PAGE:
In its second order on reconsideration regarding the incentive auction released on June 19, 2015 (docket 12-268, pdf) the FCC noted that its analysis interference into wireless medical telemetry systems its work "is a worst case analysis and in most installations one or more of the parameters we assumed here will provide additional protection" (recon order at para 119).

Even this wasn't good enough for GE Healthcare, who filed a petition on July 28, 2015 asking the FCC to reconsider its reconsideration, saying "Due to the severe and wide-ranging negative consequences of interference to Channel 37 WMTS, the Commission's expressed intent to use a worst-case (i.e. minimum coupling loss) analysis in evaluating separation between Channel 37 WMTS and 600 MHz band mobile base stations is appropriate, but its adopted separation rules are not, in fact, based on a worst-case analysis, as the Commission appears to believe."

The trouble with worst case is that there is no worst case. That is: one can always imagine something worse. It’s not a sufficiently stable concept to be usable. This leads to oxymorons like the “realistic worst-case” GE HealthCare refers to in its petition. It leads to oxymorons like the “realistic worst-case” GE HealthCare refers to.

There’s even a term of art: RWCS, the Reasonable Worst Case Scenario, that even has a definition in the UK: a scenario "designed to exclude theoretically possible scenarios which have so little probability of occurring that planning for them would be likely to lead to disproportionate use of resources” (House of Commons Select Committee Report). (There's also the term "reasonably foreseeable worst case use scenarios" that's used in passing in IEC 60601.)

It’s related to the unbounded character of the maximum of a distribution.  It’s well known among statisticians, but apparently not that many spectrum folk, that the longer you sample a parameter with an unbounded distribution (e.g. a propagation path loss with a log-normal fading distribution), the larger the maximum you find will be.

Friday, July 31, 2015

Q&A: Risk-assessment, harm claim thresholds and adjudication

In my testimony before the Senate Commerce Committee on Wednesday July 29, 2015 I recommended three spectrum management reforms. A summary and links to the written testimony and video are in an earlier blog post. This post offers some Q&A.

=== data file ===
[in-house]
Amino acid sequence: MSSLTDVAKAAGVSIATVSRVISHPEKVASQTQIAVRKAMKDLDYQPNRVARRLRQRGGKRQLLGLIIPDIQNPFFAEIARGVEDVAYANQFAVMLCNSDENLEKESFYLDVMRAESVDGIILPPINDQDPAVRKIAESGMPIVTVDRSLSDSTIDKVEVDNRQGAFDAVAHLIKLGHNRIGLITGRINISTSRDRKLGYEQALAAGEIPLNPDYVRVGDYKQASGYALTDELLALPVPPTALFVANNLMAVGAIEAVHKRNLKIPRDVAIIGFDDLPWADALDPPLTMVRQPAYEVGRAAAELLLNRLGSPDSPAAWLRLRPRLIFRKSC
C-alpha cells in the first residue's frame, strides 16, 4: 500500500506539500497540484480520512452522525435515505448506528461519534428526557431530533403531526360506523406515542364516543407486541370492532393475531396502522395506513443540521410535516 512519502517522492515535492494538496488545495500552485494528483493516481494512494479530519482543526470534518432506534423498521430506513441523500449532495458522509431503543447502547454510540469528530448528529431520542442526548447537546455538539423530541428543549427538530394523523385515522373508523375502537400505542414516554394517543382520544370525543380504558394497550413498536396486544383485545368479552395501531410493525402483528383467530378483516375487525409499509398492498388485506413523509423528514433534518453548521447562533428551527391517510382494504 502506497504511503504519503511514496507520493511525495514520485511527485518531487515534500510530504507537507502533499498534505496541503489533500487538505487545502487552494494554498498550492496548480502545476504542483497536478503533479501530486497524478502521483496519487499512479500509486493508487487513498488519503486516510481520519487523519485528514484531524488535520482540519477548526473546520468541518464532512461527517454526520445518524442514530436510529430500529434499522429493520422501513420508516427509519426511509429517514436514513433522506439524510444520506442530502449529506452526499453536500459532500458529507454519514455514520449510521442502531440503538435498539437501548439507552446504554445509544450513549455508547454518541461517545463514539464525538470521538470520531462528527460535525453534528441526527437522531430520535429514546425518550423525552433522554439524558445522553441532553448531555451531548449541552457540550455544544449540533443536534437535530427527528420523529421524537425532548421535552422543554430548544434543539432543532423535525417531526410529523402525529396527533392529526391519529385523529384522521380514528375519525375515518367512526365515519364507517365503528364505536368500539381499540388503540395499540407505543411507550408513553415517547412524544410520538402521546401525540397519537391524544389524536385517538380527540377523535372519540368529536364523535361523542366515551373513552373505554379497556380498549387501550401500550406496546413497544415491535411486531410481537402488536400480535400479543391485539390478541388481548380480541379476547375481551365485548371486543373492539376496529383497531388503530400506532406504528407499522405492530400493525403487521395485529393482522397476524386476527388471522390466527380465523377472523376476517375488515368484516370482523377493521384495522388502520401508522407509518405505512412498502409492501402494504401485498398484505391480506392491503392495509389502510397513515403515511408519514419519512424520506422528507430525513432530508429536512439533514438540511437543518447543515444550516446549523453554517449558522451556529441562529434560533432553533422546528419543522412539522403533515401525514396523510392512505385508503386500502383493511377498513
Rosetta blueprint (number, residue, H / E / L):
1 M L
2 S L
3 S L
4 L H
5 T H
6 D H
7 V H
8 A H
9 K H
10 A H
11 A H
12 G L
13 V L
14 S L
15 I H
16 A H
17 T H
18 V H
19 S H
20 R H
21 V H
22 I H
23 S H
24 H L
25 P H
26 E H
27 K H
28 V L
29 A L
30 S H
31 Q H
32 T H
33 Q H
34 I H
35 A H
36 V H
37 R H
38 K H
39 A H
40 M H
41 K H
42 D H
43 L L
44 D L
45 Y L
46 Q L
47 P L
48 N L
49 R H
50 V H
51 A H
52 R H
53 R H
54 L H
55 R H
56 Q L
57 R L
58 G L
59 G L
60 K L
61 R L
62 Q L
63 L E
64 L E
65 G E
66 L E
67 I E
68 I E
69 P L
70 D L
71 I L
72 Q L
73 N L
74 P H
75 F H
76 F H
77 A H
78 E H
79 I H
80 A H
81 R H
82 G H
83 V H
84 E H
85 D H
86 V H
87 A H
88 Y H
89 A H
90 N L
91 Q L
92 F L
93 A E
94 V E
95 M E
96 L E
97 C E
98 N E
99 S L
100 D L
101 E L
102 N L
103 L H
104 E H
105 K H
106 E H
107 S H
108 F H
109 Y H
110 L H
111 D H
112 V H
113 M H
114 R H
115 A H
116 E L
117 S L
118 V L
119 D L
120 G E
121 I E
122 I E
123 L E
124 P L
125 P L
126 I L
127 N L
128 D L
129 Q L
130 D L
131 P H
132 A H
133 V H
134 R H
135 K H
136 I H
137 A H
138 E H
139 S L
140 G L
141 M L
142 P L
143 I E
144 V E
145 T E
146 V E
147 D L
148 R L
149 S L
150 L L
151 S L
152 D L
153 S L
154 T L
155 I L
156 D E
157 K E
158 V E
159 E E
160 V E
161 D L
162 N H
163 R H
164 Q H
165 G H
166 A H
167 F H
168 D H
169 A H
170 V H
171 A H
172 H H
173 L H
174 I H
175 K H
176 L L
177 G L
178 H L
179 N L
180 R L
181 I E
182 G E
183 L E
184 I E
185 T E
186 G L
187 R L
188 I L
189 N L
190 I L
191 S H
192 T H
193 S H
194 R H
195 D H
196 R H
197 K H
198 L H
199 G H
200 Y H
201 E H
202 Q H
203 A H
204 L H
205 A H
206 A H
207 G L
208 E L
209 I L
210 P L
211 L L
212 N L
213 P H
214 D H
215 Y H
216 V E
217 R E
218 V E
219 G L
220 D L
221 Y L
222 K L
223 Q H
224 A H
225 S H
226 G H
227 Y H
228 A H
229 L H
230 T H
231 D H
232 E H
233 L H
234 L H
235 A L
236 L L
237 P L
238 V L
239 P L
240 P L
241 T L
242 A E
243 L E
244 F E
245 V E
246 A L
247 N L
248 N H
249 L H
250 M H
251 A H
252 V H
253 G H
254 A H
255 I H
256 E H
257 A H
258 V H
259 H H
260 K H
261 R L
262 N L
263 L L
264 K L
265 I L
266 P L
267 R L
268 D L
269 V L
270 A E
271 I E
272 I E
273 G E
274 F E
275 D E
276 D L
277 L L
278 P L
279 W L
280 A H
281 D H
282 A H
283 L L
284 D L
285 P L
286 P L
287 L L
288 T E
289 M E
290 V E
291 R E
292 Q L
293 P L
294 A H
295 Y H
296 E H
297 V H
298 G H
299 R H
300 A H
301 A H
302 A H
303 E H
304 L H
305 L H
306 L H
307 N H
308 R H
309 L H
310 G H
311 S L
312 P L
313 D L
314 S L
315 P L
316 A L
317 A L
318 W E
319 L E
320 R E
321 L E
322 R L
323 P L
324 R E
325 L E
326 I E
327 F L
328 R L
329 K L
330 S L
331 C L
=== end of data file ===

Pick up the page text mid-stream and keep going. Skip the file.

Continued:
The three reforms were: (1) moving away from worst case interference analysis and using risk-informed methods that consider not only the consequences but also the likelihood of harmful interference; (2) providing more clarity about operators’ interference rights and obligations by specifying harm claim thresholds; and (3) giving any spectrum user the option of taking action directly against any other, either in front of an FCC judge or in a federal Court of Spectrum Claims.

Wednesday, July 29, 2015

Senate Testimony: Risk-assessment, harm claim thresholds and adjudication

I testified today before the Senate Commerce Committee hearing on “Wireless Broadband and the Future of Spectrum Policy.” My written testimony is here; this is the summary I presented during the hearing. I’ve posted some Q&A in a subsequent post. My remarks are recorded in the archived webcast, starting at 58:02; see also a question from Chairman Thune and my reply starting at 2:05:43.

Thursday, February 12, 2015

Risk-informed interference assessment

I've spent the last year or so thinking about ways to complement worst-case interference assessment with a more comprehensive approach that considers many potential interference hazards, not just a possibly implausible nightmare scenario. I have concluded that quantitative risk analysis, used in many regulated industries, is a suitable tool.

Sunday, December 28, 2014

Six weeks of spectrum auction tweets

I created an animated GIF to show how twitter traffic about spectrum auctions changed over the first six weeks of the AWS-3 auction, i.e. November 15 to December 27.



Saturday, September 06, 2014

Beyond the main stage: Teasing apart twitter traffic about net neutrality


For this installment of the NodeXL Gallery Glimpse, I'm teasing apart the members of the social graph around the net neutrality issue.


Sunday, August 31, 2014

5G on Twitter: NodeXL social network analysis

A NodeXL SNApshot is a great way to catch up with who's saying what about a topic on Twitter. This post discusses the SNApshot http://bit.ly/snapshot-26748 that graphs the 1,963 tweets containing the hashtag #5G posted over the period 17 Jul - 29 Aug 2014.

Here's the Gallery Glimpse video:




Wednesday, June 04, 2014

Adjudication versus Enforcement

Mike Marcus (web site) has suggested that enforcement problems can be divided into two categories:
#1. Cases where behavior explicitly violates existing rules, e.g. use of the wrong frequency, or equipment that doesn't comply with rules.
#2. Unanticipated interactions between systems that either lead to service degradation but do not self-evidently violate any rules, or raise complex legal issues of whether there is a violation.
Mike suggests that the second category includes "cellular booster" interference to cellular systems, police radar detector "fuzzbuster" interference to VSATs, the Nextel/public safety intermod problem in 800 MHz, and impairment of 700 MHz cellular due to FM transmitter harmonics (discussed on Mike’s blog).
The fact that the spectrum community informally refers to both categories as enforcement problems while the second is actually a question of adjudication highlights a problem caused by the FCC’s rudimentary judicial function: while it has more than 250 people in the Enforcement Bureau (2014 Budget), it only has one (!) administrative law judge.